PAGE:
Union Bank v. Gradsky

Decision Date19 August 1968
Citation265 Cal.App.2d 40,71 Cal.Rptr. 64
CourtCalifornia Court of Appeals Court of Appeals
PartiesUNION BANK, Plaintiff and Appellant, v. Max GRADSKY, aka Max M. Gradsky, Doe I, Doe II, and Doe III, Defendants and Respondents. Civ. 31681.

Myron W. Curzon, Los Angeles, for plaintiff and appellant.

Josef J. Klein, Encino, for defendant and respondent Max Gradsky.

HUFSTEDLER, Associate Justice.

Plaintiff, Union Bank ('Bank'), appeals from a judgment of dismissal, entered after the demurrer of defendant Max Gradsky ('Max') to the complaint was sustained without leave to amend. The trial court dismissed the action on the ground that section 580d of the Code of Civil Procedure shielded a guarantor of a note secured by a first deed of trust from liability for the deficiency remaining after a nonjudicial sale of the security.

The appeal presents a question of first impression in California. We hold that the creditor cannot recover from the guarantor the unpaid balance upon the note following the creditor's nonjudicial sale of the security.

The creditor's recovery is not directly barred by section 580d of the Code of Civil Procedure. It is barred by applying the principles of estoppel. The estoppel is raised as a matter of law to prevent the creditor from recovering from the guarantor after the creditor has exercised an election of remedies which destroys the guarantor's subrogation rights against the principal debtor. The destruction of the guarantor's subrogation rights against the principal bination of the creditor's election to subject the security to nonjudicial sale and the operation of section 580d, which prevents both the creditor and the guarantor from obtaining any deficiency judgment against the debtor after nonjudicial sale of the security.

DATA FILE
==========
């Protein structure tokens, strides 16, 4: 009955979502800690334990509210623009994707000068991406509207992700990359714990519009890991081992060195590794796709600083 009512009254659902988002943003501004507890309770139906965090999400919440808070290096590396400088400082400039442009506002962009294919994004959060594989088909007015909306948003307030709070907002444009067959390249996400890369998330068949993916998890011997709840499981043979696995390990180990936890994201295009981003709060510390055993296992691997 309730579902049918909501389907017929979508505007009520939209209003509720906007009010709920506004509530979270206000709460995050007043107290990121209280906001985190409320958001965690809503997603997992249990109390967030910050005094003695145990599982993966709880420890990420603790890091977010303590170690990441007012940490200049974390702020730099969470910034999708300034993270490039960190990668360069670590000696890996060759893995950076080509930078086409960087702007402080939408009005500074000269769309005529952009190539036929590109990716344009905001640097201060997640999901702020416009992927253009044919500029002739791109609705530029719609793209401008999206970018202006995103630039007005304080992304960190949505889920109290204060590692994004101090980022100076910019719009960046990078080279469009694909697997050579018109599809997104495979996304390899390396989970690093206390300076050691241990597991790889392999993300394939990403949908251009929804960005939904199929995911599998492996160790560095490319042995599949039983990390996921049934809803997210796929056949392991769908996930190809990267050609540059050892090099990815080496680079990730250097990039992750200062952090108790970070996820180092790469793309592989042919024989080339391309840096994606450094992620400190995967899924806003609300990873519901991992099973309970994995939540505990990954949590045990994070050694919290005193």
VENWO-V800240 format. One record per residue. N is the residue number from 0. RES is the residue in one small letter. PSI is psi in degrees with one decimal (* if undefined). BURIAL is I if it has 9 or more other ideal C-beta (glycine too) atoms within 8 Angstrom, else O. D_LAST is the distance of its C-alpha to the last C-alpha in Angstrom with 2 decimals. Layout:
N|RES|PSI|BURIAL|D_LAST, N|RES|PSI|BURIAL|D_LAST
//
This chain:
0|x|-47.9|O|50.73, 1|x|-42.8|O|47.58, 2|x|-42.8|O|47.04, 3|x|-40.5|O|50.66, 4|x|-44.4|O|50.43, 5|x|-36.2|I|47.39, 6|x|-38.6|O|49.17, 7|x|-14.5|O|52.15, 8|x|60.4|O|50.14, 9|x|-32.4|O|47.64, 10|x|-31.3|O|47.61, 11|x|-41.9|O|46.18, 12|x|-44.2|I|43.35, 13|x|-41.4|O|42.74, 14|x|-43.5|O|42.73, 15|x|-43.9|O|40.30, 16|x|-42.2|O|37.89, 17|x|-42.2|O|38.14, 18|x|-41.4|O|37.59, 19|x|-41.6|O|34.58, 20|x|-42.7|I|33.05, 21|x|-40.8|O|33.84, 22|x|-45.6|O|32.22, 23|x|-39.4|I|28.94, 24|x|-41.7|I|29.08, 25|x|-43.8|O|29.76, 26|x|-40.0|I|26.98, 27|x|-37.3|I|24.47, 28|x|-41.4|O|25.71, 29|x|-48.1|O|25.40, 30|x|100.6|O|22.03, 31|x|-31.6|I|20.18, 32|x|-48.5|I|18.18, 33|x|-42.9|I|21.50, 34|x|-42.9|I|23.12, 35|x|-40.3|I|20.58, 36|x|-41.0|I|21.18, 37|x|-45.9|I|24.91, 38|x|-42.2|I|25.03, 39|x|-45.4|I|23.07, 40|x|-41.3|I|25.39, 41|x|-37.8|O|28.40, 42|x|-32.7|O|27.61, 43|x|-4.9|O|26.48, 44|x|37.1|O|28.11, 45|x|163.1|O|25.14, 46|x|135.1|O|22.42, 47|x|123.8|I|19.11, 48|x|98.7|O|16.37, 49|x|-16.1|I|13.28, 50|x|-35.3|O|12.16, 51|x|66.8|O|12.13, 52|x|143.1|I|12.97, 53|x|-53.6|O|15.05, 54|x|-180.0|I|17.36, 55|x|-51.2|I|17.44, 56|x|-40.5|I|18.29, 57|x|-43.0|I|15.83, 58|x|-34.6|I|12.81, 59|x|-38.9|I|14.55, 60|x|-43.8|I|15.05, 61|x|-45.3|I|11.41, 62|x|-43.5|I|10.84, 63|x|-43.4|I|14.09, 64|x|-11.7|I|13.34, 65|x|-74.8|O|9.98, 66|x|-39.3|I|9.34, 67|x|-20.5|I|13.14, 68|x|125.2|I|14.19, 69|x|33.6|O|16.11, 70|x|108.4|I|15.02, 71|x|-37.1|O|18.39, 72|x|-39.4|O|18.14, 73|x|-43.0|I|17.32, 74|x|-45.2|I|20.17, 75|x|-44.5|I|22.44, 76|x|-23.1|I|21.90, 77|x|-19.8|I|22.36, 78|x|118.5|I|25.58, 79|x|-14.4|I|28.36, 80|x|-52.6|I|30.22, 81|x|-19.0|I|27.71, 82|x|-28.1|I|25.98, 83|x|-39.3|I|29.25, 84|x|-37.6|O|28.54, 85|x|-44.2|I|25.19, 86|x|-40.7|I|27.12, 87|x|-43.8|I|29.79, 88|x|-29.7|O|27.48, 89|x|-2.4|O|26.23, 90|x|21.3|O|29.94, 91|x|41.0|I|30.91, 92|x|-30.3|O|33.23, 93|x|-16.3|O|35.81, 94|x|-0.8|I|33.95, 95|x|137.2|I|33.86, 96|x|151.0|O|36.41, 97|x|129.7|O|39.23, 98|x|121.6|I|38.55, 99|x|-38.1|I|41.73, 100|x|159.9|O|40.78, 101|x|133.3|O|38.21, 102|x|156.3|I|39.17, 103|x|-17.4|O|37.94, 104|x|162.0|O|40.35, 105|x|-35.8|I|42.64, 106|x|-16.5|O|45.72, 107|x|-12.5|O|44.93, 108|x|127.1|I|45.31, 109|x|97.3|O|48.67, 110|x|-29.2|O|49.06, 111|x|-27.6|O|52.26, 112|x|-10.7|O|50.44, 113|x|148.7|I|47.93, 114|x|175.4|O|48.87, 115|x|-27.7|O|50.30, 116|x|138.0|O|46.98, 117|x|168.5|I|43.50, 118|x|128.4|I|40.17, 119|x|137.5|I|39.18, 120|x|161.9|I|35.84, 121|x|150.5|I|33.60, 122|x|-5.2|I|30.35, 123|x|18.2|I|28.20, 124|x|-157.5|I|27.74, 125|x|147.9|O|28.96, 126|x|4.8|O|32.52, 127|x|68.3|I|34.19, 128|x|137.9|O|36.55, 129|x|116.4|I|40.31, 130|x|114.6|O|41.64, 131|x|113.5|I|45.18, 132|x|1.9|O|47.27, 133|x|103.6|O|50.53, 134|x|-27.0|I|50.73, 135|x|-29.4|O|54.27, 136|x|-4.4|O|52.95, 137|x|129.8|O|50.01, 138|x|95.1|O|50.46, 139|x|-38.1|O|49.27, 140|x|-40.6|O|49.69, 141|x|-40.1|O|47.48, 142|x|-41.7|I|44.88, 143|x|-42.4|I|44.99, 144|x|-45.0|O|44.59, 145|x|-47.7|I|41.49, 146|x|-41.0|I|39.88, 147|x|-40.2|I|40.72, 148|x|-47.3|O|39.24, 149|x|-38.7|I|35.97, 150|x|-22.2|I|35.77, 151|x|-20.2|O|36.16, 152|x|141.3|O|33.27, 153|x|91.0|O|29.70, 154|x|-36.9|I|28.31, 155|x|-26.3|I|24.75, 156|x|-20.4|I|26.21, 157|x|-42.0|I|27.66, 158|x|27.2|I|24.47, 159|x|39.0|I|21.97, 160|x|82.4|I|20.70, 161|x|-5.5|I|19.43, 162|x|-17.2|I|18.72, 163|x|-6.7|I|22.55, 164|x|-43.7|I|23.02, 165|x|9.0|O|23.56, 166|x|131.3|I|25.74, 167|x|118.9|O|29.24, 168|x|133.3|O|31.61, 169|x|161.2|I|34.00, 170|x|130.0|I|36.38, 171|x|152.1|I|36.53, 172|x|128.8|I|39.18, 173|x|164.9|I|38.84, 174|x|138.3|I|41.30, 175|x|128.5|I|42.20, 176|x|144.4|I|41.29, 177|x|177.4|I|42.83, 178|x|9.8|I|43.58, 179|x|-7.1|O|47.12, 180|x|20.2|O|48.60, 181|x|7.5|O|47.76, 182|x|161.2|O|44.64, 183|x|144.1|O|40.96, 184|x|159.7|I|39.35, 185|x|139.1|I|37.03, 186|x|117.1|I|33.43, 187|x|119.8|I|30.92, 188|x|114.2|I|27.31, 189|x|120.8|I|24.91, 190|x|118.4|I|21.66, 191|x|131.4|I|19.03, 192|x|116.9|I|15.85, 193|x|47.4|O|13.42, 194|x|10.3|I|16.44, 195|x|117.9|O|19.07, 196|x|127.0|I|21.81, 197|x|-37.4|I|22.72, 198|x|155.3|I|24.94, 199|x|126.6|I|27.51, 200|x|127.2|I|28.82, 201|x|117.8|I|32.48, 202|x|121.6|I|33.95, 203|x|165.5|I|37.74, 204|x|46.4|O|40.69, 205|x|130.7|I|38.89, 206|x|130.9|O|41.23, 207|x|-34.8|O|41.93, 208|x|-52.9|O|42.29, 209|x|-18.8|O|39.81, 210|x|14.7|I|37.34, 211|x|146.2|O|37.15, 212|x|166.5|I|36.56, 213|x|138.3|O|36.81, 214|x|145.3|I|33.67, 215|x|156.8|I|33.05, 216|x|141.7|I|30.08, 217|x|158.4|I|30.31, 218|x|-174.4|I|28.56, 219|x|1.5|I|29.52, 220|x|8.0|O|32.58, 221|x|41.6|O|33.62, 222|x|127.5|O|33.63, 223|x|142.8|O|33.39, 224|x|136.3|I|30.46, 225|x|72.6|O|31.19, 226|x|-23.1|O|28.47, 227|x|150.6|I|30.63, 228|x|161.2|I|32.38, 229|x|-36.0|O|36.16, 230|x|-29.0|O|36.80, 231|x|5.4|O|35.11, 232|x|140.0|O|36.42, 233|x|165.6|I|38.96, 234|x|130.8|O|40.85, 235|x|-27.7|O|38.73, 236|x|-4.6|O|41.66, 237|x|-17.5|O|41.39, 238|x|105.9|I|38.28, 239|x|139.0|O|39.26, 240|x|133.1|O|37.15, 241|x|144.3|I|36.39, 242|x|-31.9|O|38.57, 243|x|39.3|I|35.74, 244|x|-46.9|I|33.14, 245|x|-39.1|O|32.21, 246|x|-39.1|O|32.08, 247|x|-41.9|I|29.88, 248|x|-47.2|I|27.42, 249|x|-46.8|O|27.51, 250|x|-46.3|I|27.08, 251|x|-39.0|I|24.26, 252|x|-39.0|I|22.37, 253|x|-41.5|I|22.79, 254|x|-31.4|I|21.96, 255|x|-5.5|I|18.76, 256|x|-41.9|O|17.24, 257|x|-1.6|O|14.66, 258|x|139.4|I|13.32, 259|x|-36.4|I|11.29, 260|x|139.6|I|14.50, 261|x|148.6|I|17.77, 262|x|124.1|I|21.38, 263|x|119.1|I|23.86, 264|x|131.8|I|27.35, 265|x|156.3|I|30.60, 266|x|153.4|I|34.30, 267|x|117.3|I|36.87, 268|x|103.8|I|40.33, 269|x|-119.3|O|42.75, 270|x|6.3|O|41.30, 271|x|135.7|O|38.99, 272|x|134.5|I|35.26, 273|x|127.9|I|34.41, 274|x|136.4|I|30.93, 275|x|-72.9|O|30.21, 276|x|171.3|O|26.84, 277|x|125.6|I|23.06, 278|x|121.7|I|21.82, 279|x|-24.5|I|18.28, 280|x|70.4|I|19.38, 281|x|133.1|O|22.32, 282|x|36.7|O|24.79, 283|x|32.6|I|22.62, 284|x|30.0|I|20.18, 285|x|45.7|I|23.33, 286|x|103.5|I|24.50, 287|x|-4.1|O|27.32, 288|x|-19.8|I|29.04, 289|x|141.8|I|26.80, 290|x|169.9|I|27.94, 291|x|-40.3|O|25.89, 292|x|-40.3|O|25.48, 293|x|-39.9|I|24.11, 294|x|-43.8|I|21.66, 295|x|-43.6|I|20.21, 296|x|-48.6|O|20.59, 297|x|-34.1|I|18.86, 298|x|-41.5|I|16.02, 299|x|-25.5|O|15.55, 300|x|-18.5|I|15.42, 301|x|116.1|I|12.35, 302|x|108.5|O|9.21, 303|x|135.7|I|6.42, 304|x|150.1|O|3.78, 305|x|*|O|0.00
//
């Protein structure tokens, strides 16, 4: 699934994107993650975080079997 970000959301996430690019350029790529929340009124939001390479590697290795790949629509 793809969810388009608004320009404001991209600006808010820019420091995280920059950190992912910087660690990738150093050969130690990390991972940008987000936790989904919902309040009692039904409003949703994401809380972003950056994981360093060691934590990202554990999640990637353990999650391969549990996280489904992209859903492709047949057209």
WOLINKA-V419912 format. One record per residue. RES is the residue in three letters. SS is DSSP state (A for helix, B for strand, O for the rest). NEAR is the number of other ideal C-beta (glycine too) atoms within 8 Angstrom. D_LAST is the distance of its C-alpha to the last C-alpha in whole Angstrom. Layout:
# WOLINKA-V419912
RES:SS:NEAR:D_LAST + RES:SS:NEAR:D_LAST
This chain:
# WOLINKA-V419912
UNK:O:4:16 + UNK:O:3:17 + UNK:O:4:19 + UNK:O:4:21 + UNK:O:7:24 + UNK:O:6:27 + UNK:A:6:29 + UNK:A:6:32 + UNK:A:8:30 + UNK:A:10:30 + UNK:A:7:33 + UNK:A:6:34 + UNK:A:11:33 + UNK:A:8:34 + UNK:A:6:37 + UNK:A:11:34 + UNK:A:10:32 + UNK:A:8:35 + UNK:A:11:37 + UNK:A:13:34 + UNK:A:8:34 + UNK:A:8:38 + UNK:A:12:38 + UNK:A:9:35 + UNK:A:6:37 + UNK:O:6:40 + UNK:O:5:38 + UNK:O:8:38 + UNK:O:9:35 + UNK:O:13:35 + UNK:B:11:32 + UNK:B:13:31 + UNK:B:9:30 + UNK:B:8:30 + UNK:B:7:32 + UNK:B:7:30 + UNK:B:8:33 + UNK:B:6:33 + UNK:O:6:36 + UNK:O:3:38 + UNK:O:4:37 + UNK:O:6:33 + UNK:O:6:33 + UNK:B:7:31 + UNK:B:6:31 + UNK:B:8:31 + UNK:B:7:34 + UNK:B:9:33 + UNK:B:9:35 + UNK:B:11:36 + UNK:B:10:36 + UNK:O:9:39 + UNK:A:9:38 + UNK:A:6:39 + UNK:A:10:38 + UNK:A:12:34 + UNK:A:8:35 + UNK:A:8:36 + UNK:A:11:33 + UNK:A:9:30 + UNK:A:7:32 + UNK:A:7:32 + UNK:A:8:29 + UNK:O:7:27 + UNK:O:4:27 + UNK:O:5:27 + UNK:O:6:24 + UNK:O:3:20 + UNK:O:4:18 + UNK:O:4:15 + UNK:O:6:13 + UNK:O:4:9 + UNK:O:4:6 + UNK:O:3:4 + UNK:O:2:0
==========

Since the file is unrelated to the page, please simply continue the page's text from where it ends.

Summary of the Complaint

Bess Gradsky ('Bess') on May 20, 1964, executed in favor of the Bank a note for $112,500, a first deed of trust securing the note, and a 'building loan agreement' providing for the disbursement of the loan funds for construction upon Bess's land. 1 The building loan agreement was signed by Max as the general contractor. At the same time Max executed a written guarantee of Bess's obligations. Among the provisions of Max's guarantee agreement was a clause stating, 'I waive * * * any right to require the holder of this within instrument to proceed against the maker or against any other person or to apply any security it may hold or to pursue any other remedy.' The funds were disbursed as agreed, and the construction work was completed. The time for payment of the principal note was twice extended, with the written consent of Max. When the note was not paid on the maturity date as extended, the Bank caused the security to be sold at a trustee's sale. The Bank bid in the property for $112,500, its fair market value, and applied the proceeds of sale to advances for delinquent taxes, costs of sale, interest and principal on the note. There remained unpaid on the note after application of the net proceeds of sale the sum of $11,565.97, which the Bank sought to recover from Max.